Wi-Fi, Bluetooth, and Cellular: What’s What in the Wide World of Wireless

April 17, 2018

April 29, 2024


x min read

When it comes to supply chain visibility, investing in a wireless technology to help you monitor your in-transit goods is key. But there are many different options, and these different visibility tools rely on different wireless networks to communicate. What are the differences, and how can you figure out which solution is best for you?

As you consider different technology options, it is helpful to understand the pros and cons of each. Depending on the technology and application, different wireless solutions will have different power consumption rates, require different levels of infrastructure, and enable visibility into more static or more mobile environments.


When you think about wireless technologies, it’s likely that Wi-Fi is one of the first things that comes to mind. Wi-Fi is the foundation of many home and office communications systems, be it streaming video on your couch or sending emails at work. Wi-Fi is great for high-bandwidth communication, but that comes at a price: Wi-Fi is generally a big power consumer, and most devices that use Wi-Fi need to be recharged frequently.

In addition, Wi-Fi devices can only connect to the network if they are in close proximity to a Wi-Fi router. Plus, most Wi-Fi connections are private and password-protected, so they are off-limits to external devices. This means that Wi-Fi devices will generally be unable to rely on public Wi-Fi infrastructure, and so an effective industrial Wi-Fi system will likely require significant investment into network infrastructure so that Wi-Fi devices can connect.

Because of their high power consumption and reliance on private infrastructure, Wi-Fi devices tend to be limited in mobility. They cannot travel more than a few hundred feet away from a router, and even if they are within range, they will likely need to be recharged after just a few days. This means that while Wi-Fi is great for in-home or in-office communications, it is less useful for supply chain visibility.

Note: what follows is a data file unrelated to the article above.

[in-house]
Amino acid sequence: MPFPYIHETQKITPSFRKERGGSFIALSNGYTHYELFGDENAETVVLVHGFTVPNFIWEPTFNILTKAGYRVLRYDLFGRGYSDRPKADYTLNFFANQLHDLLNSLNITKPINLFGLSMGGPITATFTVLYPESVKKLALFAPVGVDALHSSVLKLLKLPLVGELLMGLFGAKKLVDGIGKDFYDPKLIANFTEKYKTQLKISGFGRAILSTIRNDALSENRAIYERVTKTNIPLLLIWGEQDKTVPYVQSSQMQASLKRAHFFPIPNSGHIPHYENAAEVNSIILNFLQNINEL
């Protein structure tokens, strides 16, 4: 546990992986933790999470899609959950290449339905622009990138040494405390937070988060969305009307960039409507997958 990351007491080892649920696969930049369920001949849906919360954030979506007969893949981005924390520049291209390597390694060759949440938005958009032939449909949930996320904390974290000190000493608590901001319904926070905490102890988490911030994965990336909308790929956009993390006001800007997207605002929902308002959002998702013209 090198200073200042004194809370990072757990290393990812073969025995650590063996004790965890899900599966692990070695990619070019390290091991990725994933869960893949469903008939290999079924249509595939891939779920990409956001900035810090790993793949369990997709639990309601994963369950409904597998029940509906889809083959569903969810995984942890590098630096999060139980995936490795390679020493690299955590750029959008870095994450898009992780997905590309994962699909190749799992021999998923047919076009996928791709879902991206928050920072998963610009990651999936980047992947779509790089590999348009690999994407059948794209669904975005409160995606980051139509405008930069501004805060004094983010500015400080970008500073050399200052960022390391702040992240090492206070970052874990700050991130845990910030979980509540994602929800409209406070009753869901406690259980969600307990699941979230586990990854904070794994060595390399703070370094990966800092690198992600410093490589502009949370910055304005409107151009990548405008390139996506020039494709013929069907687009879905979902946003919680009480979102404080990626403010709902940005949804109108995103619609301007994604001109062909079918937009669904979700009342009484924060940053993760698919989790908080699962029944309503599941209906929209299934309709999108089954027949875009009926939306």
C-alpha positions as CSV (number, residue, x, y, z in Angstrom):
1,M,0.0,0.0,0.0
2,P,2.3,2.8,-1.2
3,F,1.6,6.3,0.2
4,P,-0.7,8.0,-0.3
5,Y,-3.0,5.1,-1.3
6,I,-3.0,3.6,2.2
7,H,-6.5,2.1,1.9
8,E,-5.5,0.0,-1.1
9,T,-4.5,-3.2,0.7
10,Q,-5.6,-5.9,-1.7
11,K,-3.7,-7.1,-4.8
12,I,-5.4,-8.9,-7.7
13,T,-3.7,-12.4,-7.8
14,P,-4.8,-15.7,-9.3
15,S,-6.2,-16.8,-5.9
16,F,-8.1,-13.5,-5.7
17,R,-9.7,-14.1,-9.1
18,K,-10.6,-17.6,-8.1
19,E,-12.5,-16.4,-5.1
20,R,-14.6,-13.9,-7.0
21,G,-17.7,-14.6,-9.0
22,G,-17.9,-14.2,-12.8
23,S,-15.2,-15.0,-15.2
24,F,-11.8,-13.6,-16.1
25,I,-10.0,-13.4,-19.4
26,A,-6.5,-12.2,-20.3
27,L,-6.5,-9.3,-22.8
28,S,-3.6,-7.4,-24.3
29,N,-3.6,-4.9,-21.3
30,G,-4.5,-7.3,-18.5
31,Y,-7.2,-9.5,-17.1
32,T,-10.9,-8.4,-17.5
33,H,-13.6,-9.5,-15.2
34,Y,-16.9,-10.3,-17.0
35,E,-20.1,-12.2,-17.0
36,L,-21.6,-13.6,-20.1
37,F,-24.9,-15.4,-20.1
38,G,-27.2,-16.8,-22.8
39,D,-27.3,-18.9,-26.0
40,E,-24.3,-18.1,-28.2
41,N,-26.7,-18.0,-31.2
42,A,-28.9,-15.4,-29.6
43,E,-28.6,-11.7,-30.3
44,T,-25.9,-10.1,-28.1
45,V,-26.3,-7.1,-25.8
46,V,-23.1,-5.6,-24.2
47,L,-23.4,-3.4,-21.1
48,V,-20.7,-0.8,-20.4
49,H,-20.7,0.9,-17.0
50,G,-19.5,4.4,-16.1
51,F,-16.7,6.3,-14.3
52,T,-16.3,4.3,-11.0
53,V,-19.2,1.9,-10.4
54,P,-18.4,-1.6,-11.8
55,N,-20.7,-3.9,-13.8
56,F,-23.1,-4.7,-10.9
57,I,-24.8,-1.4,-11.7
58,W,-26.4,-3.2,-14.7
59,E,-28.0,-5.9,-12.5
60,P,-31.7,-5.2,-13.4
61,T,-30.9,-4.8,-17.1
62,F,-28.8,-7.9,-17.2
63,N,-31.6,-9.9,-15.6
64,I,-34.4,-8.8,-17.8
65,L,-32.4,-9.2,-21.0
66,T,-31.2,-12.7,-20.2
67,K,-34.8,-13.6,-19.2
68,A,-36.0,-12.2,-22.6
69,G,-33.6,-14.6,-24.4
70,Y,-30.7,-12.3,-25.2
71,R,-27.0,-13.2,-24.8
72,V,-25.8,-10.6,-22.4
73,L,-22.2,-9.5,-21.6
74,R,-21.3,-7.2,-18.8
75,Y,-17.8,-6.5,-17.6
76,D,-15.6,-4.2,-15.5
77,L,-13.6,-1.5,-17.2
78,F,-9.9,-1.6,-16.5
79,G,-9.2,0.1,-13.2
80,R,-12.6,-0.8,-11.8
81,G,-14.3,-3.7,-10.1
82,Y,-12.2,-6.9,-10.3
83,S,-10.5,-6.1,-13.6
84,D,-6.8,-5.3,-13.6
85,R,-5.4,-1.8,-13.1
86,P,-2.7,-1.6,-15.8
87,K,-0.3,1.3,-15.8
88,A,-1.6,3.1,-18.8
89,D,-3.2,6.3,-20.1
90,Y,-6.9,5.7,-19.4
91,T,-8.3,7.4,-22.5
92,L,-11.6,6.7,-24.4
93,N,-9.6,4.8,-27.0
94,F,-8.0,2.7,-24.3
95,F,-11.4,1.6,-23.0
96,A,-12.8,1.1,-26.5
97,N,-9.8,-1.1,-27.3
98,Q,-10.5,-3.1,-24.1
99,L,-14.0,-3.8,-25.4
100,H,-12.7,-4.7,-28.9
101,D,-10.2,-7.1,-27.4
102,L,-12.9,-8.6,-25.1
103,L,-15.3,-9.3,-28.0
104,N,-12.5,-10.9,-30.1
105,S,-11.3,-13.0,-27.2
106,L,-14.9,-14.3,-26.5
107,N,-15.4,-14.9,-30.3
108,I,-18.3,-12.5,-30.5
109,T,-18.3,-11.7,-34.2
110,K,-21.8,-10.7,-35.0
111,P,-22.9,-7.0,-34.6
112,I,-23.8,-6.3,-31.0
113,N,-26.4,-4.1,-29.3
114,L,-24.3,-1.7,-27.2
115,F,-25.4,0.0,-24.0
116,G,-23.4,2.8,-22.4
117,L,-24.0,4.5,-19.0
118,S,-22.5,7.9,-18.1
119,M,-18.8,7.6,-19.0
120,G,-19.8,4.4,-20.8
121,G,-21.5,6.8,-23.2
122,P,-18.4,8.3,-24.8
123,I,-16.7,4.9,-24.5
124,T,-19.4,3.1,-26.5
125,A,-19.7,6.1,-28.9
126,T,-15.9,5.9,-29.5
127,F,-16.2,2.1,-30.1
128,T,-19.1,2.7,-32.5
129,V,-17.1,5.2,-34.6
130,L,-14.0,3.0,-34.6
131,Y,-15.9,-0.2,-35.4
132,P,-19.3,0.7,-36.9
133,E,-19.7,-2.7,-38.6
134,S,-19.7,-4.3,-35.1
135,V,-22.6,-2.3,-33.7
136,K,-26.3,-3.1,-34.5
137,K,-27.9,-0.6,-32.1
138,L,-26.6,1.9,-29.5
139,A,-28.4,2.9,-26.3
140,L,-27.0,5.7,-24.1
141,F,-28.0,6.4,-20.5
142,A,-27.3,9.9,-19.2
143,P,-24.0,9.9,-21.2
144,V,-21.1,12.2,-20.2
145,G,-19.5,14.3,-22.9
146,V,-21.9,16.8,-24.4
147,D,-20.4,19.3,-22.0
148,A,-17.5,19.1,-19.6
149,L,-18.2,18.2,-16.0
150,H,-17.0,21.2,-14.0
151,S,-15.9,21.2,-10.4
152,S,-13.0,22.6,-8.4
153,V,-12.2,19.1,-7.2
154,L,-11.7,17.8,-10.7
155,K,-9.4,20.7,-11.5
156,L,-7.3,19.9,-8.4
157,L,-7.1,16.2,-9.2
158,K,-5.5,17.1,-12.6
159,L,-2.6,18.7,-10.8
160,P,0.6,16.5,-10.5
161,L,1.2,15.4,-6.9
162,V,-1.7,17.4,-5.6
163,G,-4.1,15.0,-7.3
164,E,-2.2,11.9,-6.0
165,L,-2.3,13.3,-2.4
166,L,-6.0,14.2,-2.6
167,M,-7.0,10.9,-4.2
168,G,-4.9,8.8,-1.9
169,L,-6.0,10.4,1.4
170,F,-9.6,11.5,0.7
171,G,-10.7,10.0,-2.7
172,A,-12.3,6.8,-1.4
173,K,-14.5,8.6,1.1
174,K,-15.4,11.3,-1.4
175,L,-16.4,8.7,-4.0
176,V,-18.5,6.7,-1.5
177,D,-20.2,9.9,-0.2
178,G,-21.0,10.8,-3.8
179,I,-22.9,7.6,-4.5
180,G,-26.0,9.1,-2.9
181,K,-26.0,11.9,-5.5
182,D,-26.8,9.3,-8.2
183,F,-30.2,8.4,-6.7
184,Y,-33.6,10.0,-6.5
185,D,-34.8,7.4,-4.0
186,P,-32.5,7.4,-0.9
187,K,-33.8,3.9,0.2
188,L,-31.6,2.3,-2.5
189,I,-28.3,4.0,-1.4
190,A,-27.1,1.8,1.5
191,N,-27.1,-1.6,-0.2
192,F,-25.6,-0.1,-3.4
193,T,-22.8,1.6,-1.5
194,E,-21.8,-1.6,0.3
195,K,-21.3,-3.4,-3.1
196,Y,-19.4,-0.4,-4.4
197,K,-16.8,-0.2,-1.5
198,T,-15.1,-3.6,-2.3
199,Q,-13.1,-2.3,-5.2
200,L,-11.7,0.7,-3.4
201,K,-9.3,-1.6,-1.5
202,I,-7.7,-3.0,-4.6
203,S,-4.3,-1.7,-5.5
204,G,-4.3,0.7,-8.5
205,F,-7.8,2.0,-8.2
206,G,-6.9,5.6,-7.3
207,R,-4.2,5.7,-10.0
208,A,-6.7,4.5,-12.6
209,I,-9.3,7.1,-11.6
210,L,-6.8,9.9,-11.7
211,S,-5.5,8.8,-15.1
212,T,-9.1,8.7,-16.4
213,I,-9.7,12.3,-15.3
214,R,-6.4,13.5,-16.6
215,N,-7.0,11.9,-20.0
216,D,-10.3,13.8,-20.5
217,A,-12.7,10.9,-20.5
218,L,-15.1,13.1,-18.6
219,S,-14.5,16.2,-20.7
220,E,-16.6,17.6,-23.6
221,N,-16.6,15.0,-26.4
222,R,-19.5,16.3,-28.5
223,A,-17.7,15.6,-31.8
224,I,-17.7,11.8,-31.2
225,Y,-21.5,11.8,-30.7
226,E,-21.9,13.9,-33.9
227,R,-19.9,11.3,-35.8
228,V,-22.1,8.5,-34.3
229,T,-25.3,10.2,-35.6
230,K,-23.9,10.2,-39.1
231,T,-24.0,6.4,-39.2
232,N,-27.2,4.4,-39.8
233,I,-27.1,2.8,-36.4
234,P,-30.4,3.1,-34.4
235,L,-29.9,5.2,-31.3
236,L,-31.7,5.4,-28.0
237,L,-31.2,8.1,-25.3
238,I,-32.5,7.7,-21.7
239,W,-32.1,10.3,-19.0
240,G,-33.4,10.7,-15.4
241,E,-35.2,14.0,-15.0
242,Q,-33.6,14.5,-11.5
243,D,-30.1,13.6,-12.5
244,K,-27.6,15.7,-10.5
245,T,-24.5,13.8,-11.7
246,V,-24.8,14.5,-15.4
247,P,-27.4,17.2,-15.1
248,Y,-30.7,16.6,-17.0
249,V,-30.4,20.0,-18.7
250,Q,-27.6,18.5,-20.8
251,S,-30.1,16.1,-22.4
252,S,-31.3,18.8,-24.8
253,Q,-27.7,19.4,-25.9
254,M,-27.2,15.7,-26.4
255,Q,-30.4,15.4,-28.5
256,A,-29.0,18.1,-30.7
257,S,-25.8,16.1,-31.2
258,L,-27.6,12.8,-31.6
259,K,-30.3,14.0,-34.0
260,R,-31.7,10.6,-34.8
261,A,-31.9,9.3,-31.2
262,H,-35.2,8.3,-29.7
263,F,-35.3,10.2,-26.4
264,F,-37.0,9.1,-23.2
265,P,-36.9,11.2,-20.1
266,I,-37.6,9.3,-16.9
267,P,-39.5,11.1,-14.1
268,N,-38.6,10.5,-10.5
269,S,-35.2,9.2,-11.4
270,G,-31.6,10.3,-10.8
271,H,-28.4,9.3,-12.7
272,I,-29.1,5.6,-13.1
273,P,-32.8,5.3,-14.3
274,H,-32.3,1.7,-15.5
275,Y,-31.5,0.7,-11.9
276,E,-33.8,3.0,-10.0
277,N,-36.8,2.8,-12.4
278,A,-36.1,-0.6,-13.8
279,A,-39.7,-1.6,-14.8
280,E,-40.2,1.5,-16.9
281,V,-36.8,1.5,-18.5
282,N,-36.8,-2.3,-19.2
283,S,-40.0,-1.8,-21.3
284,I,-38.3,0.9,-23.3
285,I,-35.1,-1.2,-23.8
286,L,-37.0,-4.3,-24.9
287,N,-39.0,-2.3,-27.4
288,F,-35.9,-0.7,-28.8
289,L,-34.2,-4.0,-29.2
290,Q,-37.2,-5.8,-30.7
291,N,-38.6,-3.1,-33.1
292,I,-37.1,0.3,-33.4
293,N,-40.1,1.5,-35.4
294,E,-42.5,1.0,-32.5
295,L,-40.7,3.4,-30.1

The other commonly used wireless network for consumer devices is Bluetooth. While similar to Wi-Fi in many ways, Bluetooth is more optimized for device-to-device communications, as opposed to communicating from devices to a central access point.

Because it is designed for different applications than Wi-Fi, Bluetooth offer a few different pros and cons. In general, Bluetooth-powered communication has much lower power consumption rates than Wi-Fi. This means that Bluetooth devices can often last much longer than Wi-Fi devices, making them potentially a better fit for some long-term monitoring applications.

However, this lower power consumption is partially a result of Bluetooth’s significantly smaller transmission radius. Bluetooth devices have to be just a few feet away from one another in order to communicate, severely limiting their utility for many mobile applications (such as tracking in-transit goods, which will move out of range of any stationary communications hub). As a result, Bluetooth systems also require significant investment into infrastructure in one of two forms: The first option is to install a “hub” (or “gateway”) transmitter in every truck, every container, and everywhere the goods travel. The second option is to ensure that the goods are always within a few feet of a person carrying a smartphone running a proprietary application at all times. Both of these options, while feasible in very specific instances, are not realistic for most freight.


The best way to avoid the costs and logistical nightmare of building your own communications network infrastructure (as required by a Wi-Fi or Bluetooth system) is to go with a network that someone else already built: cellular. Cellular offers many of the advantages of other wireless networks, but devices can use the existing cellular network, with no need to build any private infrastructure.

Traditionally, cellular devices have been limited by their high power consumption rates. However, recent advances focused on supporting the IoT (Internet of Things) industry have enabled new, low-power cellular communications frameworks that use the existing global cellular network infrastructure.

Now, supply chain devices such as the Tive tracker are taking advantage of this infrastructure to offer a supply chain monitoring device that lasts up to six months on a single charge. With a complex, modern supply chain spanning many countries and many months, a long lifespan and reliable global connectivity are key to ensure you maintain end-to-end visibility over in-transit goods.

Supply Chain Visibility

Cellular devices can offer global coverage, and last long enough to cover the months-long modern supply chain -- all without any investment in costly network infrastructure. Although Wi-Fi and Bluetooth are very effective in certain applications, when it comes to supply chain visibility, cellular is the clear winner. To learn more about how Tive’s cellular-powered tracker can help bring a new level of visibility to your supply chain, request a demo today.

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